Broccoli Health Benefits and Nutrition Facts

Broccoli Nutrition Facts and Health Benefits

Broccoli is a vegetable of the cruciferous family which is rich nutritious compounds. Composed of 92% water, it provides very little energy but supply it with plenty of vitamins such as C, K, B2 (riboflavin), B9 (folate), A, B5, E; and minerals: copper, iron, magnesium, manganese, phosphorus, and potassium.  Some studies on its nutrition facts show it has amazing health benefits.

Some of Bioactive compounds of this vegetable have anticancer effects and anti- cardiovascular disease. But to get the maximum of broccoli nutrition values and its health benefits, it is best to eat it raw or lightly cooked.

Broccoli Nutrition Facts

Antioxidants
Broccoli contains lutein and zeaxanthin, two antioxidants from the carotenoid family. A serving (½ cup or 125 ml) supplies a great amount of lutein and zeaxanthin. These compounds may help prevent certain cancers, including breast cancer and lung cancer. They also participate in the prevention of cardiovascular disease.

But its antioxidant capacity decreases during storage. It may even decrease more than 50% after the maximum time storage. It is therefore better to eat it when it is freshly harvested.

Glucosinolates
Like most cruciferous vegetables, broccoli contains glucosinolates. These compounds have the ability to become active molecules (sulforaphane, indole3carbinol, 3,3′-Diindolylmethane) when the food which contains it is chopped, masticated or in contact with the bacterial flora of the small intestine. Several of these molecules help to limit the development of certain cancers, including breast cancer.

Studies have shown that storage and cooking resulted in a loss of glucosinolates, and excessive cooking decreased formation of sulforaphane. It would be preferable to consume this vegetable lightly cooked in a little water or stir-fried. If you can extract the juice, using juicer, that would be even better.

Excessive Cooking Decreases Broccoli Nutrition Values

While excessive is not good, moderate cooking would optimize the formation of bioactive compounds. In addition, raw broccoli consumption results in a more rapid absorption of sulforaphane and increased its absorption (bioavailability) by the body in comparison with the cooked broccoli.  In short, it would be better to eat it raw right after harvest to beneficiate its nutritious facts.

Health Benefits of Broccoli

Several epidemiological studies have shown that a high consumption of cruciferous vegetables, including broccoli, decreased the risk of cancer, cardiovascular disease, and other chronic diseases. The presence of antioxidants in fruits and vegetables may play a role in that protection.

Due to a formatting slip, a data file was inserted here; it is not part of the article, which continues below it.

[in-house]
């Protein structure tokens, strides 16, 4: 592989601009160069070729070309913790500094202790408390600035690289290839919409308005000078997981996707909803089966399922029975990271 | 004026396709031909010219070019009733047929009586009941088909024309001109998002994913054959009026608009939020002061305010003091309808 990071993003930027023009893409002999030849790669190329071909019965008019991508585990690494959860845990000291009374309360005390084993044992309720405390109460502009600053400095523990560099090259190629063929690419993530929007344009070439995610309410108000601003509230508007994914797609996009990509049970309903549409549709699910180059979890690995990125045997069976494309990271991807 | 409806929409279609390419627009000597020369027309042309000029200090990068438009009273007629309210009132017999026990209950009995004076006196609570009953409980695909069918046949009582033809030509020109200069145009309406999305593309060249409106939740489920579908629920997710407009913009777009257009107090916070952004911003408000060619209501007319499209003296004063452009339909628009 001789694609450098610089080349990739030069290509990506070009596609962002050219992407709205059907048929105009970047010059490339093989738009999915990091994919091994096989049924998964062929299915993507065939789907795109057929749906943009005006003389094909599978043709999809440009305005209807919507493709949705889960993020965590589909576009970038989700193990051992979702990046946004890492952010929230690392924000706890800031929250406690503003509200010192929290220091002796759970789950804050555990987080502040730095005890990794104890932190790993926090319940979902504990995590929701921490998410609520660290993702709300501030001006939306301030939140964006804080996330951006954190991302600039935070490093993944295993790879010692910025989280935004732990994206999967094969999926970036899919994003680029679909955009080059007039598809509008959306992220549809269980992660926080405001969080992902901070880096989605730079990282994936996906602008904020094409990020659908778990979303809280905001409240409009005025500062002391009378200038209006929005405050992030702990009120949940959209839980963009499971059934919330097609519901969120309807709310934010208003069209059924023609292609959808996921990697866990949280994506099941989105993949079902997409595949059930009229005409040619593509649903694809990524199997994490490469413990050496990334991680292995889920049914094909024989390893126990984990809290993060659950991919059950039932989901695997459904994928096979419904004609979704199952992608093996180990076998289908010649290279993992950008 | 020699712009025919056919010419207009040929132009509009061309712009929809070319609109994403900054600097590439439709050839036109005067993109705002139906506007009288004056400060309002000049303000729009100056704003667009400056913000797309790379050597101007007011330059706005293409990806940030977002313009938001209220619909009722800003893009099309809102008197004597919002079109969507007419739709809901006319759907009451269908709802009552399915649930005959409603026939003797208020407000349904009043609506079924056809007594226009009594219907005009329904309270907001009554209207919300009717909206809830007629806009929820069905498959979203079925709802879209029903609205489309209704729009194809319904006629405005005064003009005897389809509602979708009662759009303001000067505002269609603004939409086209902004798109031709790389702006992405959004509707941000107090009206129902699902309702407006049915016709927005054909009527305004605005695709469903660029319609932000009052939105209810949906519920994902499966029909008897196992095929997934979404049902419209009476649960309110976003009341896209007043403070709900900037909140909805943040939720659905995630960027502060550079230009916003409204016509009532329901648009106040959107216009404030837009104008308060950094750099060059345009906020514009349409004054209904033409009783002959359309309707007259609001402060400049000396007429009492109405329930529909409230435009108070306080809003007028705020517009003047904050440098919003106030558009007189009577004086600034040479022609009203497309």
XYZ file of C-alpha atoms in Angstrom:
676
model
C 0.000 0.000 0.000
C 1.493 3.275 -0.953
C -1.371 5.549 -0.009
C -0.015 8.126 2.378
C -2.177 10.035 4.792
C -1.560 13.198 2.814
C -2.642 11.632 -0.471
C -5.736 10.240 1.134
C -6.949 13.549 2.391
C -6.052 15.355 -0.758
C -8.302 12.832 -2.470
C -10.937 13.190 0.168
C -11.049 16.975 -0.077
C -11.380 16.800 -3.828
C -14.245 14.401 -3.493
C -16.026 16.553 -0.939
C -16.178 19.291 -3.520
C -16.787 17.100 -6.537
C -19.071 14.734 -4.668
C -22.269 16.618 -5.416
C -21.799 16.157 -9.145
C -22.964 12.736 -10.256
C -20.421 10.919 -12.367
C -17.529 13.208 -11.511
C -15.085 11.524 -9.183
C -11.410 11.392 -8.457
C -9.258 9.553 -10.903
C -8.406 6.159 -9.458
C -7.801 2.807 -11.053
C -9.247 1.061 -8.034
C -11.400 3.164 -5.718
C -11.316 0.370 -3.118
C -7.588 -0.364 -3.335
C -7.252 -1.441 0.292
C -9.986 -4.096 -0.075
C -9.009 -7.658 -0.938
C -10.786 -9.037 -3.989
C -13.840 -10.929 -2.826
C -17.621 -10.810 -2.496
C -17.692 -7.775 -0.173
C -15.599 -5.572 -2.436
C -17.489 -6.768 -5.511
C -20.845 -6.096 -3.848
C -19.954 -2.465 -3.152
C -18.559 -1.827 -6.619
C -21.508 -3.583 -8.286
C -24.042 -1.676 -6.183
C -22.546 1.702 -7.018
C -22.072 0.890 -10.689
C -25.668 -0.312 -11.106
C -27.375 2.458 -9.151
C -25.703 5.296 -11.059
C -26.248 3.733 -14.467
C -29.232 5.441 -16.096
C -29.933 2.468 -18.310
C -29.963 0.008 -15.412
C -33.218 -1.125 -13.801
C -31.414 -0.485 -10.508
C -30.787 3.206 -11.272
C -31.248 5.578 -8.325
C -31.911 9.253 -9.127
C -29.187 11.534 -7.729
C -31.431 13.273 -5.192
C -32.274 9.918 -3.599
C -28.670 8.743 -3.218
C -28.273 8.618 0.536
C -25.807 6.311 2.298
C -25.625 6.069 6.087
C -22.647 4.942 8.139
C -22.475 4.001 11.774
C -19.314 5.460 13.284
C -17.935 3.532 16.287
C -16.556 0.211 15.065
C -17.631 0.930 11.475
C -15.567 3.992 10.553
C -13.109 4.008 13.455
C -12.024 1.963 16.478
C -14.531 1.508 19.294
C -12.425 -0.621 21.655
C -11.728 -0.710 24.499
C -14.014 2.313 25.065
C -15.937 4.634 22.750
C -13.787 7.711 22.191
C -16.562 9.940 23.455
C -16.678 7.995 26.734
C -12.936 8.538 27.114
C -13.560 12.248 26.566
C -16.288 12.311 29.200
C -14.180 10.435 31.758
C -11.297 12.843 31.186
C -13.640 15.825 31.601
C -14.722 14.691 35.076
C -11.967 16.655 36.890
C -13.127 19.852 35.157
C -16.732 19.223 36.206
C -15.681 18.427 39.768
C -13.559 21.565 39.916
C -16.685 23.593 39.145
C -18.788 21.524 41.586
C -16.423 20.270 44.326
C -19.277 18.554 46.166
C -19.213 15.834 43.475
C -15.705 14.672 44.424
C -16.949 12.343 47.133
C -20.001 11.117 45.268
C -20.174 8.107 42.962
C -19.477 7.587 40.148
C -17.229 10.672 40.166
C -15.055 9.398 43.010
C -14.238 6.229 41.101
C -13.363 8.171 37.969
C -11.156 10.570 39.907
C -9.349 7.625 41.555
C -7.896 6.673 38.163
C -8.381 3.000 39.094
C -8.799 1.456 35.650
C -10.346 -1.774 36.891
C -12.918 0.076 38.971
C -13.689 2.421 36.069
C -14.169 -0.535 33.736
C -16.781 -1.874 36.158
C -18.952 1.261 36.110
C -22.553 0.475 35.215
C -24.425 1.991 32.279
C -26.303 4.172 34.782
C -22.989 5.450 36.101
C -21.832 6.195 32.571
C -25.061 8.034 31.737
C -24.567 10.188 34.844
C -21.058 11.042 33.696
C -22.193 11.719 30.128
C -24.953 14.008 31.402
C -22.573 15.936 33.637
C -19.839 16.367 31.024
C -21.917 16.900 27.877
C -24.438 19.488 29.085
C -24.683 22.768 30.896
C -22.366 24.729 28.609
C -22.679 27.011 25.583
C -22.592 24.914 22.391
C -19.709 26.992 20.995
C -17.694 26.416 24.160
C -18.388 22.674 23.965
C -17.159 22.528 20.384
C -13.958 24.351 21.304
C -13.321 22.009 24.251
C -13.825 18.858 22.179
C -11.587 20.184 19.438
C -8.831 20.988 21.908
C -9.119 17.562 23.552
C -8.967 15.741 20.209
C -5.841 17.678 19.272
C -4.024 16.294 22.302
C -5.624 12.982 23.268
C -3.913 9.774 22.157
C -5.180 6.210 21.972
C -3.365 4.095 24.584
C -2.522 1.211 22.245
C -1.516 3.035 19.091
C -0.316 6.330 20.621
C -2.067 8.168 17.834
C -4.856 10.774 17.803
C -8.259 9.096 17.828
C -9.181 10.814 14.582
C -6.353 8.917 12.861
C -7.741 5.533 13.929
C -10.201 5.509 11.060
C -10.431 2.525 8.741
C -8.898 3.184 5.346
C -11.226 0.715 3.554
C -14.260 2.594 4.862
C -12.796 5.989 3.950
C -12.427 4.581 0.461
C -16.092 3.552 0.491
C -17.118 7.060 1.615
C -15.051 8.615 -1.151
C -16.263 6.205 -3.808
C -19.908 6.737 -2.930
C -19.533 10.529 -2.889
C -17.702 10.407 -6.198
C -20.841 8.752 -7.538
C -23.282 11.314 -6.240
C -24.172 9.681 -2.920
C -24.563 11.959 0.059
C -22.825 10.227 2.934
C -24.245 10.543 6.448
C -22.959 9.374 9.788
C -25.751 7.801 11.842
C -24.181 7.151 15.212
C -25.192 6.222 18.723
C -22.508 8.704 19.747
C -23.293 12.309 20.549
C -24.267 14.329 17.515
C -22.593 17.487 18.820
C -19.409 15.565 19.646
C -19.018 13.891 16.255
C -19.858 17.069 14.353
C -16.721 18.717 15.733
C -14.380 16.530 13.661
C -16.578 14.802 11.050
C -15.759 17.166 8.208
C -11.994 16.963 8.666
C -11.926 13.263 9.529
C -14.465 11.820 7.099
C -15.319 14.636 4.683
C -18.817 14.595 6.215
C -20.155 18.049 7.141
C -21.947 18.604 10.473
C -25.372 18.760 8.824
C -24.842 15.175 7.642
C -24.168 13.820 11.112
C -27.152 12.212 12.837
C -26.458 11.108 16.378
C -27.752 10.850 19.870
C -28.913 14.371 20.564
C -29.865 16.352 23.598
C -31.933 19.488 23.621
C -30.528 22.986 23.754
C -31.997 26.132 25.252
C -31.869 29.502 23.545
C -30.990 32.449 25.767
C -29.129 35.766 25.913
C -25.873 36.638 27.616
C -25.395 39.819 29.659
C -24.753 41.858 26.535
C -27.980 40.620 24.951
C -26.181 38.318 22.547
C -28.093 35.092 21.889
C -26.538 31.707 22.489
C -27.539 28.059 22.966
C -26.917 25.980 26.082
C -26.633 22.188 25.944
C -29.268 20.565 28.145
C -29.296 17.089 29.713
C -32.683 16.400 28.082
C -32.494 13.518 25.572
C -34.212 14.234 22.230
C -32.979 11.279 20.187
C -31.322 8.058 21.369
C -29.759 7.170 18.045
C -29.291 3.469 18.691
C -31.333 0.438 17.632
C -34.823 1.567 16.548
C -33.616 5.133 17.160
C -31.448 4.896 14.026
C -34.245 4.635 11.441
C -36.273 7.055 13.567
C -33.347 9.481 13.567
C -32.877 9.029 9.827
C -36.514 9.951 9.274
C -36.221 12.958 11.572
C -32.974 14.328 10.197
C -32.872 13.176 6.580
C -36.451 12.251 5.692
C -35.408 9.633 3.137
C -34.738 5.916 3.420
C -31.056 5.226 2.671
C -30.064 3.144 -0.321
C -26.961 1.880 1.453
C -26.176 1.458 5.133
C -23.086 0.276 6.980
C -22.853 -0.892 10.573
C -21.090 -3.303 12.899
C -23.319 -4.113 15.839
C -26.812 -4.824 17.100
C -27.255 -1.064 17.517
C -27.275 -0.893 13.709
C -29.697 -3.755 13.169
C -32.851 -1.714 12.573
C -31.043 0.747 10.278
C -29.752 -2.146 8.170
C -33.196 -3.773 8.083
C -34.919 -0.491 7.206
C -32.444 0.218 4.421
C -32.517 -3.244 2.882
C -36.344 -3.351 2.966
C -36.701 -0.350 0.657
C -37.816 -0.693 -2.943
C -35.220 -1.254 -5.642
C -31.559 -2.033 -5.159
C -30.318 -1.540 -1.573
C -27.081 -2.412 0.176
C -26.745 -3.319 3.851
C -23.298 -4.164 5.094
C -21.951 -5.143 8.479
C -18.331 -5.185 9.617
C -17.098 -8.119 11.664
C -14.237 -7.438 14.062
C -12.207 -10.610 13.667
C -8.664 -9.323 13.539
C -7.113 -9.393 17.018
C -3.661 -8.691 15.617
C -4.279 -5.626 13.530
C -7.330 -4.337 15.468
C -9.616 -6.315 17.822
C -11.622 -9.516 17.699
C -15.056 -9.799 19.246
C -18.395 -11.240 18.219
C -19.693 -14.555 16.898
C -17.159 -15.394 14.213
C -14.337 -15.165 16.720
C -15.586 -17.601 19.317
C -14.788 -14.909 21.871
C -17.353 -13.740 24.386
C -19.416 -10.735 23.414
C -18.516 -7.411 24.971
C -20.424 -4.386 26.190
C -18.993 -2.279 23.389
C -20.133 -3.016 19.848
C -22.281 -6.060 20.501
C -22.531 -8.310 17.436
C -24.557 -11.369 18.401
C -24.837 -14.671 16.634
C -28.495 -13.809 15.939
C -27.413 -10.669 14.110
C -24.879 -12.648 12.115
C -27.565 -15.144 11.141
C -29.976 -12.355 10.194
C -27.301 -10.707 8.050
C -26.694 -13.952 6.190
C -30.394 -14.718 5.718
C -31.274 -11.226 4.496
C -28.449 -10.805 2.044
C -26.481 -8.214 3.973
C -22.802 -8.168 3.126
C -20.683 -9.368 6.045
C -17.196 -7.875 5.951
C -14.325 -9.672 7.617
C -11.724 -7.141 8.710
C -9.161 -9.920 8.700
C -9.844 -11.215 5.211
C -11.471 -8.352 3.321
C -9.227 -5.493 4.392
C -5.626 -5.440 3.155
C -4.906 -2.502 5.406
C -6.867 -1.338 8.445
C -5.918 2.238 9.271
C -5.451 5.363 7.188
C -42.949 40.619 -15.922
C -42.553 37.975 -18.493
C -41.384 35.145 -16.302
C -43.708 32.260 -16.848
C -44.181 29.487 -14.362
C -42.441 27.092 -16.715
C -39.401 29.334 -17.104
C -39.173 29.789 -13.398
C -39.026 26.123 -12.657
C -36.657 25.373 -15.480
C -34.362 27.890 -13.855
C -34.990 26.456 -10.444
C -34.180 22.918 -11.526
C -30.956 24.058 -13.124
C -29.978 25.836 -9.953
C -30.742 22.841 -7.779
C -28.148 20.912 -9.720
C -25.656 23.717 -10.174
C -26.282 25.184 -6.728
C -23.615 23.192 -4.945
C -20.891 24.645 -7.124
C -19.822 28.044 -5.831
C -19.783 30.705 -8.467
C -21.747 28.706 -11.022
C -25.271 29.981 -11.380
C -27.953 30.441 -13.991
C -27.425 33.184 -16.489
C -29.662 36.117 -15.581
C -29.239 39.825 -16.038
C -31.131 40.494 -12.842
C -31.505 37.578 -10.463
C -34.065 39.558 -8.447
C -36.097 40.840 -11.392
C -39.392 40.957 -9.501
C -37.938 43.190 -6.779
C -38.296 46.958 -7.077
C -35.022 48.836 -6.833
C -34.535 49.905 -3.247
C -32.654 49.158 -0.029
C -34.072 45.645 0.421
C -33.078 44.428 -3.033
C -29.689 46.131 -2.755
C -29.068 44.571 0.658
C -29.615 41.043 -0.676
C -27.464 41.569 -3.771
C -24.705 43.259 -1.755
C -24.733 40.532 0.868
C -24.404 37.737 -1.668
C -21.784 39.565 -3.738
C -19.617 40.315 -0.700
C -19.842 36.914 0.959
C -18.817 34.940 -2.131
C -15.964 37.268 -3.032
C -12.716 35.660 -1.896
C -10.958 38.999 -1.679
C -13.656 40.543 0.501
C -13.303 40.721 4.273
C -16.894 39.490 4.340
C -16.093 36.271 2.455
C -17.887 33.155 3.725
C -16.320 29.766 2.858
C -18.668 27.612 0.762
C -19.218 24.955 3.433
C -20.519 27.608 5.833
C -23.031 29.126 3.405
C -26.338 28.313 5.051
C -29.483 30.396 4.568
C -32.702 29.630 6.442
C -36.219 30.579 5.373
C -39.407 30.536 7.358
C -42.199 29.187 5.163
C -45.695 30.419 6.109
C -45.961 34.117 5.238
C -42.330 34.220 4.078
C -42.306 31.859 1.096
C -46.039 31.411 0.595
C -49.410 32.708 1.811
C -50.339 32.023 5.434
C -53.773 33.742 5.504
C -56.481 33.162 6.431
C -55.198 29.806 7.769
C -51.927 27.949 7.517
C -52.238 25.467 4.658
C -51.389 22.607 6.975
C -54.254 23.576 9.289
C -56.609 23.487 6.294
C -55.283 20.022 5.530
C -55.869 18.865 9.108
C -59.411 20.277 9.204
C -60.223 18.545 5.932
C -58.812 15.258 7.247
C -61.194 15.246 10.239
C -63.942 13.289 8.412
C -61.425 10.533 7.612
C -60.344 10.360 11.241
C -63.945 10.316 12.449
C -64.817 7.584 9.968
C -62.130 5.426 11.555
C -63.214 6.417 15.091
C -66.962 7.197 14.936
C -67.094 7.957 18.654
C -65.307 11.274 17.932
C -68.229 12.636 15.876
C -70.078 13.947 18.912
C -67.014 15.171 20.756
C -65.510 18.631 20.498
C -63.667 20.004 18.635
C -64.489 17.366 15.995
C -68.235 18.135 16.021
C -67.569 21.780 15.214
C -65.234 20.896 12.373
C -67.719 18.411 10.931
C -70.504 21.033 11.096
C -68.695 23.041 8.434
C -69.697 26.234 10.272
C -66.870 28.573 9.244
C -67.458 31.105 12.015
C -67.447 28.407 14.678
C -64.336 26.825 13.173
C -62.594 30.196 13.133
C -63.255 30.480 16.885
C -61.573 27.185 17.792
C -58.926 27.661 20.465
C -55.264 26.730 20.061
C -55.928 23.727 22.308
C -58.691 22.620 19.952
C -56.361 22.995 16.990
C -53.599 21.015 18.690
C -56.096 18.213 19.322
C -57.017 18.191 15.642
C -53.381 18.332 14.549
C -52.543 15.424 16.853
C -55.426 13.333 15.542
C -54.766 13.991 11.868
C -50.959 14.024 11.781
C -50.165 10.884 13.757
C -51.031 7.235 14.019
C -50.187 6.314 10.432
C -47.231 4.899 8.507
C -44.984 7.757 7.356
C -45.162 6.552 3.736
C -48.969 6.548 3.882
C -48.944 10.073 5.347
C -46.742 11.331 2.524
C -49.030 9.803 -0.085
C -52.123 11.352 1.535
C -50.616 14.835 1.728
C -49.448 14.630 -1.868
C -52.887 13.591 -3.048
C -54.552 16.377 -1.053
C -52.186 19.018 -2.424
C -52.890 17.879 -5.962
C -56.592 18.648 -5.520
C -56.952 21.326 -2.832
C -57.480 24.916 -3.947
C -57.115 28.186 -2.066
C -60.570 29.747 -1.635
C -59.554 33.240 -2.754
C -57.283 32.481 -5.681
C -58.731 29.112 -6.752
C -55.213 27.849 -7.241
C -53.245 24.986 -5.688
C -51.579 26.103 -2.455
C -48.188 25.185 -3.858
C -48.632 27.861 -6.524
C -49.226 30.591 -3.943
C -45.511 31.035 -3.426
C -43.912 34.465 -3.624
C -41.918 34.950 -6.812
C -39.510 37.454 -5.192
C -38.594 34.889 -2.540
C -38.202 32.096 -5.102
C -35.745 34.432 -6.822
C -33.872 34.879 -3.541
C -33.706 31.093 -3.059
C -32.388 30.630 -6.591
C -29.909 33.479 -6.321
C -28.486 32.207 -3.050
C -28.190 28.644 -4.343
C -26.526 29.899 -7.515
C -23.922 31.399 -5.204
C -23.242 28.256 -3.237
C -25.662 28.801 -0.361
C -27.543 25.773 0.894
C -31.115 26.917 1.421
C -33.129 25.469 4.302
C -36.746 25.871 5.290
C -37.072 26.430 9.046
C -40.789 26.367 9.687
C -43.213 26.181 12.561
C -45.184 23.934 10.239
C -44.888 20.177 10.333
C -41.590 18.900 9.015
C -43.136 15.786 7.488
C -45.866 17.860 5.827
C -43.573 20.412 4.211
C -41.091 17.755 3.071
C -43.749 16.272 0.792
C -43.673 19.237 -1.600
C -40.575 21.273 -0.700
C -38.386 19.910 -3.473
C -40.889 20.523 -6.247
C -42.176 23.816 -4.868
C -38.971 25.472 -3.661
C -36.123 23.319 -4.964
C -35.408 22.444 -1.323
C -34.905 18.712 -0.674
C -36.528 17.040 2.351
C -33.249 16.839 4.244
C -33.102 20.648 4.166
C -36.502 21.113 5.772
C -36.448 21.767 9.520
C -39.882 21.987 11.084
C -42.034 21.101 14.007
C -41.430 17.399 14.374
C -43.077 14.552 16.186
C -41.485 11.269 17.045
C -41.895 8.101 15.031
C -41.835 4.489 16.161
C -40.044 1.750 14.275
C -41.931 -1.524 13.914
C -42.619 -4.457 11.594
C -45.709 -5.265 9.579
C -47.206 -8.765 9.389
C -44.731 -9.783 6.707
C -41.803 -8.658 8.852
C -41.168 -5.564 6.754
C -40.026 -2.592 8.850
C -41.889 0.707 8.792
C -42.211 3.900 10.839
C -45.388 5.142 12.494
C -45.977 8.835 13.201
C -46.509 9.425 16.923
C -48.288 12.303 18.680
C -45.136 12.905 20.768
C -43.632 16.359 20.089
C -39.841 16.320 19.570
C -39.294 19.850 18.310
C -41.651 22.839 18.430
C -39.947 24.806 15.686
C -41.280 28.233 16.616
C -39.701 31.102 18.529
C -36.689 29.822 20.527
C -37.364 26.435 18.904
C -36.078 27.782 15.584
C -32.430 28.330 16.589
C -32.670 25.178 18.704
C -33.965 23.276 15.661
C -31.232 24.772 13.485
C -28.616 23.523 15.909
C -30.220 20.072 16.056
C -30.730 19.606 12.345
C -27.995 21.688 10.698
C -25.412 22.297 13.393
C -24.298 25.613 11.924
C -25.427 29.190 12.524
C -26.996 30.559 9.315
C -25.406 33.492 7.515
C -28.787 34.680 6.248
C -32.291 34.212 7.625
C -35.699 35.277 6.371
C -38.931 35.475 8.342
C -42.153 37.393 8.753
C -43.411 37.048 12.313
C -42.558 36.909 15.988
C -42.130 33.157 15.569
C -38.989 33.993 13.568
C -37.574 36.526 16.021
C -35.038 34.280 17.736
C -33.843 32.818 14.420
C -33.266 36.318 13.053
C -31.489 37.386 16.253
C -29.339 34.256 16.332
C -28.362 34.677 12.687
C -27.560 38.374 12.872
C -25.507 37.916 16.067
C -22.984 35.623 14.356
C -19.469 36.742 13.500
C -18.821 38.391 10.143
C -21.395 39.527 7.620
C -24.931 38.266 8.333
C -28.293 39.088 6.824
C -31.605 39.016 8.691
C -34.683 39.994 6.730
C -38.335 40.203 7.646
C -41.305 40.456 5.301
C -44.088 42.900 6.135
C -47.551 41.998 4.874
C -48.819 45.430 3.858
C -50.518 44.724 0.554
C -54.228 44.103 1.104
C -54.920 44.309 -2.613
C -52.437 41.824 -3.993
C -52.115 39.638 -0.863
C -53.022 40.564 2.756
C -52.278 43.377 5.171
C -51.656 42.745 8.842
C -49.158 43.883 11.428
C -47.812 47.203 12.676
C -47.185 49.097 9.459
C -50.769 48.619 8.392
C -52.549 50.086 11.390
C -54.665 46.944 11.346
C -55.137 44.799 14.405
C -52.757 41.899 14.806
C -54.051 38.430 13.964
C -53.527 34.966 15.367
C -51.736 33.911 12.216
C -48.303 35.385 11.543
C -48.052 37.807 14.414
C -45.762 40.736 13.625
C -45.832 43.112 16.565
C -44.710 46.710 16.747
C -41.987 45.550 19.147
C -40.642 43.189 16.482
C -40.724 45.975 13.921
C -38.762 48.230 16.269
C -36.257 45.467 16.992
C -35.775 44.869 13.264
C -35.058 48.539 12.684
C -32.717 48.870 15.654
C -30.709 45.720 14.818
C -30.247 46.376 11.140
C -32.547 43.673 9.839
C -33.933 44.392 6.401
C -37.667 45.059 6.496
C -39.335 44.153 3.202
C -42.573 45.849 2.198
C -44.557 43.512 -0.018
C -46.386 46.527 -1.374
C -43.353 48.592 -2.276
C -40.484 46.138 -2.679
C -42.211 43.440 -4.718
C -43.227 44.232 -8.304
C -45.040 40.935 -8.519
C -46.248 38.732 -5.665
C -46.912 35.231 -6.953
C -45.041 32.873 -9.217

Broccoli and Cancer

A variety studies have shown that regular consumption of broccoli (as well as other vegetables from the cruciferous family such as cauliflower, cabbage, Brussels sprouts) could prevent some cancers:  cancers of the lung, ovarian, prostate, kidney, and others. Broccoli, consumed at least a few times a week, may be especially associated with a lower risk of colorectal, stomach, lung, prostate and even breast cancer in premenopausal women.

In fact, even in people already diagnosed with cancer this vegetable can be highly beneficial. A recent study found that regular consumption of broccoli can increase the chances of surviving a cancer of the bladder even in patients with advanced stages. Some studies indicate that cruciferous vegetables provide more protection against several types of cancer than fruits and other types of vegetables in general.

Broccoli and Cardiovascular Disease

A daily consumption of cruciferous would be associated with lower homocysteine levels in the blood, which would decrease the risk of cardiovascular disease. In postmenopausal women, consumption  of this nutritious vegetable  is associated with a lower risk of death from cardiovascular disease even in women already diagnosed with the disease.

It has been shown that eating 5 or more servings of broccoli per week in women significantly reduced the risk of mortality from cardiovascular disease compared to low intake (75 g cooked or 125 ml of raw week). When consumption of the vegetable is associated with regular exercise, the beneficial effects are even more important.

In addition, a reduction in mortality due to cardiovascular disease was observed in women with high intakes of kaempferol, a flavonoid found primarily in this cruciferous plant. Several epidemiological studies have observed a reduced risk of certain cancers and cardiovascular disease with a high kaempferol intake.

Broccoli and Eye Disease

Several studies indicate that regular intake of lutein and zeaxanthin is associated with a lower risk of cataracts and age-related macular degeneration: deterioration of the macula, the small central area of the retina of the eye that controls visual acuity.  These two carotenoids are very abundant in broccoli. They would accumulate in the macula and retina of the eye, protecting them from oxidative stress that could cause damage.

 

 

 

References

1. Ambrosone CB, McCann SE, et al. Breast cancer risk in premenopausal women is inversely associated with consumption of broccoli, a source of isothiocyanates, but is not modified by GST genotype. J Nutr 2004 May;134(5):1134-8.
2. Yochum L, Kushi LH, et al. Dietary flavonoid intake and risk of cardiovascular disease in postmenopausal women. Am J Epidemiol 1999 May 15;149(10):943-9.
3. Sommerburg O, Keunen JE, et al. Fruits and vegetables that are sources for lutein and zeaxanthin: the macular pigment in human eyes. Br J Ophthalmol 1998 August;82(8):907-10.
4. Ribaya-Mercado JD, Blumberg JB. Lutein and zeaxanthin and their potential roles in disease prevention. J Am Coll Nutr 2004 December;23(6 Suppl):567S-87S.

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